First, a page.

Parker Solar Probe breaks its own speed record
Parker Solar Probe was launched in 2018 by NASA to study more about the condition of space when we are closer to Sun. The probe just broke its own speed record by traveling at a 586,000 kph speed while also setting a new record for being the closest man-made object to Sun.
The prime objective of the probe is to get closer to the Sun to help us better understand the role played by it when it comes to generating the “space weather” in Solar System.
In its latest run, Parker managed to be away from the Sun’s photosphere just by a mere 8.5 million km. NASA hasn’t exactly published what the new record figures are. But experts extrapolated the info based on the figures from the last close flyby. The probe was around 10.4 million km away from the Sun on August 9, hitting the top speed of almost 532,000 kph.
The travel to the Sun is not an easy journey as during each step Parker is exposed to extremely high temperatures. Nasa’s engineering team has worked on the probe to create a powerful heat shield to protect it from Sun’s blaze. The heat shield is made out of a carbon-foam core with panels of carbon-carbon composite and is coated with reflective paint.
Even though it is normal to have dust in these regions, Nasa scientists are surprised by the larger amounts they have found so far. In its official statement, Nasa has said that the spacecraft can deal with the dust, even though their pre-launch modeling work did not account for the current amounts of dust.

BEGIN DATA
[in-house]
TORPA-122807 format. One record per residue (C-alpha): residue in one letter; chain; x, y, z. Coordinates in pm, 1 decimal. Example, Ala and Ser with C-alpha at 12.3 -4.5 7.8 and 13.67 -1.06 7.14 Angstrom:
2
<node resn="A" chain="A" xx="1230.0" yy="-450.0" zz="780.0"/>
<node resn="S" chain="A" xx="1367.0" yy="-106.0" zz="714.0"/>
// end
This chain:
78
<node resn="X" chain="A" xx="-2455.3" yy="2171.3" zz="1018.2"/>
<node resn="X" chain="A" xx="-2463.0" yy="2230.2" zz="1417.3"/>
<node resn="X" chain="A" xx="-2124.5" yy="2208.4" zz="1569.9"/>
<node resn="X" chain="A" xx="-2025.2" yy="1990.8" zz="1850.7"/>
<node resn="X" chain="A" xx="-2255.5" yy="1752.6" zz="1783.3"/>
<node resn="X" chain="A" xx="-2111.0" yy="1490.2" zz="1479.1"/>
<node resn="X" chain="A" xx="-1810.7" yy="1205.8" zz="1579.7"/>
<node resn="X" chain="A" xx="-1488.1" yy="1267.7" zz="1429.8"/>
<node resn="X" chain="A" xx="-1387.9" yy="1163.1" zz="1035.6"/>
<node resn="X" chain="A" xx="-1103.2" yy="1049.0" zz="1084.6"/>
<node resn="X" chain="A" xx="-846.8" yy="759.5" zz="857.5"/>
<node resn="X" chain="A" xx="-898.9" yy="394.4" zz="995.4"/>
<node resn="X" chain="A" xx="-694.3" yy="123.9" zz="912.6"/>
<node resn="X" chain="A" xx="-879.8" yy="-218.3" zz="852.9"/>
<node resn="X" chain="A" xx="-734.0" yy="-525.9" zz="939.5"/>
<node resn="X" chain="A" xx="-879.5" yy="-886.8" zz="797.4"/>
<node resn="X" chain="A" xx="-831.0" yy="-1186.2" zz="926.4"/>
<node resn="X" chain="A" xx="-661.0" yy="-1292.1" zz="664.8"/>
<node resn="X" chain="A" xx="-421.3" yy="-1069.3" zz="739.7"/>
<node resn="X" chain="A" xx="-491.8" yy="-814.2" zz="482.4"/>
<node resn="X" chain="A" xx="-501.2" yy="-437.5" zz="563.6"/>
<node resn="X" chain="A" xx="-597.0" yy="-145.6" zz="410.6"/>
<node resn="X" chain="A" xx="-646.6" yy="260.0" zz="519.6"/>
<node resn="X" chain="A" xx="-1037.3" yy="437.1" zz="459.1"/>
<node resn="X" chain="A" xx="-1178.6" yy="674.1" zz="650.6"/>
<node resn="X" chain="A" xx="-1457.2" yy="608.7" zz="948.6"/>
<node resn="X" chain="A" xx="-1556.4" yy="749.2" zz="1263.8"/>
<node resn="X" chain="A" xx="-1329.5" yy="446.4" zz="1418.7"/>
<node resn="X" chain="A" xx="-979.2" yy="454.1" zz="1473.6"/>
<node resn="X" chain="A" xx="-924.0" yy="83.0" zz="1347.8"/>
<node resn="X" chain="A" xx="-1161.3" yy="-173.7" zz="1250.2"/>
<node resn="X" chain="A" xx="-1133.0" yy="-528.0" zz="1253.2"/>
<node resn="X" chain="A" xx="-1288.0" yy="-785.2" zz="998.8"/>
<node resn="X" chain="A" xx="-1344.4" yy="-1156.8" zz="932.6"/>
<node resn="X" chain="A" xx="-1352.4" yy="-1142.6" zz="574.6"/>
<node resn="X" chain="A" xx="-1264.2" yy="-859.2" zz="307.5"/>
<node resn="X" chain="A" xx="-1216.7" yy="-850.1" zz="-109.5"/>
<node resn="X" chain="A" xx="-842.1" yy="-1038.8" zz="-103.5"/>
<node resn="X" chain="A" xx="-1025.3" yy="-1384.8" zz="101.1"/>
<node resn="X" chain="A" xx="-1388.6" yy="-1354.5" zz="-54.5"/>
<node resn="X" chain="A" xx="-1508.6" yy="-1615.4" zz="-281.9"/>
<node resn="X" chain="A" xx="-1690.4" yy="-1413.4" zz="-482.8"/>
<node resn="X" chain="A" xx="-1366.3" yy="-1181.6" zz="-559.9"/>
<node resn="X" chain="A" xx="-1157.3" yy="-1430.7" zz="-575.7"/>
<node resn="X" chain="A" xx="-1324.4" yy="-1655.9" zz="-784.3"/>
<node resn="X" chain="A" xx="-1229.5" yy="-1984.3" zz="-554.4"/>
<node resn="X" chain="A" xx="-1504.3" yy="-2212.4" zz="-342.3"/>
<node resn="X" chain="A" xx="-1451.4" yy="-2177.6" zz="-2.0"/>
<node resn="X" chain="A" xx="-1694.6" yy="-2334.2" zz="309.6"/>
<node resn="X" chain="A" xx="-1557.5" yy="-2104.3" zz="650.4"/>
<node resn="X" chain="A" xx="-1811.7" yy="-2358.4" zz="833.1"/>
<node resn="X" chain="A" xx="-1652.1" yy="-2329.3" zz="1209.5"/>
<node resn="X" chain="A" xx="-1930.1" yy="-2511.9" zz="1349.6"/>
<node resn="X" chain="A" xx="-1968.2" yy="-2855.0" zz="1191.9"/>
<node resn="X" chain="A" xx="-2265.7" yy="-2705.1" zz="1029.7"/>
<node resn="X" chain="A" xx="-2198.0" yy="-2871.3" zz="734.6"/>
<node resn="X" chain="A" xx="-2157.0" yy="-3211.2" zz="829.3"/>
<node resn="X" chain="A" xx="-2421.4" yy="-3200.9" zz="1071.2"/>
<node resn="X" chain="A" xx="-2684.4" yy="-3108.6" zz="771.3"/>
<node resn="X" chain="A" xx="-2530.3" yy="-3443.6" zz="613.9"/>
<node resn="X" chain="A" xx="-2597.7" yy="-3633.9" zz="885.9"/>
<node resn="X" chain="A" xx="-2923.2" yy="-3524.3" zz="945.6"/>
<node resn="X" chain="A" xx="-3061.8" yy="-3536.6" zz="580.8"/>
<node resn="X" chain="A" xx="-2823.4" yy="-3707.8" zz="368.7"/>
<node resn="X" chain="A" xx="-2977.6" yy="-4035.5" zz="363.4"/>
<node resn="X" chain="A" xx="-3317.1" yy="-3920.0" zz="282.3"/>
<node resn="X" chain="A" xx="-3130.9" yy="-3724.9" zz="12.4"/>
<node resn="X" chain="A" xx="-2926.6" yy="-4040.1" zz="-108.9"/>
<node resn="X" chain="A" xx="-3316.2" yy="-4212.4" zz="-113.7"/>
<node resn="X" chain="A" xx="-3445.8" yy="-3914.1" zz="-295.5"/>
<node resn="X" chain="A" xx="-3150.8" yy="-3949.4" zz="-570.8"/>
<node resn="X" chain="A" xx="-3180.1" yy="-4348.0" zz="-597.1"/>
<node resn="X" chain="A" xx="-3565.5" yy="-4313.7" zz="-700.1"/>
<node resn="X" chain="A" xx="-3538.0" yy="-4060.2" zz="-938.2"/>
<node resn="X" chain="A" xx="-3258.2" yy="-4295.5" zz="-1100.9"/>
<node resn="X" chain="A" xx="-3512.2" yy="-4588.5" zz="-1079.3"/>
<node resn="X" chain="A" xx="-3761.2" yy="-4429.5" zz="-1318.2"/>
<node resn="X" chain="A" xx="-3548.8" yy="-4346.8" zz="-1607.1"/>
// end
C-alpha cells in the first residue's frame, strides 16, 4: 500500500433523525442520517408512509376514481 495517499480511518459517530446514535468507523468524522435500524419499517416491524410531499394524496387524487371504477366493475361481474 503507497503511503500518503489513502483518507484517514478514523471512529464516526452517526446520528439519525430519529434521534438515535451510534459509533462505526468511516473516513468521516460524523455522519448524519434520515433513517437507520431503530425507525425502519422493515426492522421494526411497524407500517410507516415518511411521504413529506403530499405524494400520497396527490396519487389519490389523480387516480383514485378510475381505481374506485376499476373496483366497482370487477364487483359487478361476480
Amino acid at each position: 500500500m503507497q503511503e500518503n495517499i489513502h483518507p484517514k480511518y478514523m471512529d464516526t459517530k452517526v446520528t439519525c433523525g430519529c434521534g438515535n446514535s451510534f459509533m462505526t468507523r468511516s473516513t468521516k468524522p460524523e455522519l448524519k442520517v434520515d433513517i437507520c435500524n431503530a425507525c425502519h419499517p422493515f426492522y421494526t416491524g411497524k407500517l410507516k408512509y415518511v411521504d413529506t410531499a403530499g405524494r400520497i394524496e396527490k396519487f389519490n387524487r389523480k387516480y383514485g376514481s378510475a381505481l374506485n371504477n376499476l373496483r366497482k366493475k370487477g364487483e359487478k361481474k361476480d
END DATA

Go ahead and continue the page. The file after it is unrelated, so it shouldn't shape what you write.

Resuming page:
The probe itself is designed and made out of components that can survive high-velocity dust impacts. During the probe’s impact with these minuscule particles, its surface gets heated a lot, which in turn vapourises the dust and then ionizes it. This rapid ionization and vaporization created plasma explosions that last less than one-thousandth of a second.
As parker ventures more into Sun’s territory, we will see it breaking more records. The mission team expects Parker to finish two Venus flybys in August 2023 and November 2024, after which the probe will speed up even further.
By the current timeline, Parker is expected to be as close as 6.2 million kilometers to the Sun’s surface by December 2024. At the time Parker will be whizzing through space at a whopping speed of 690,000 kph.
Parker will complete its mission by 2025, by the time which it will have completed more than 15 orbits around the Sun.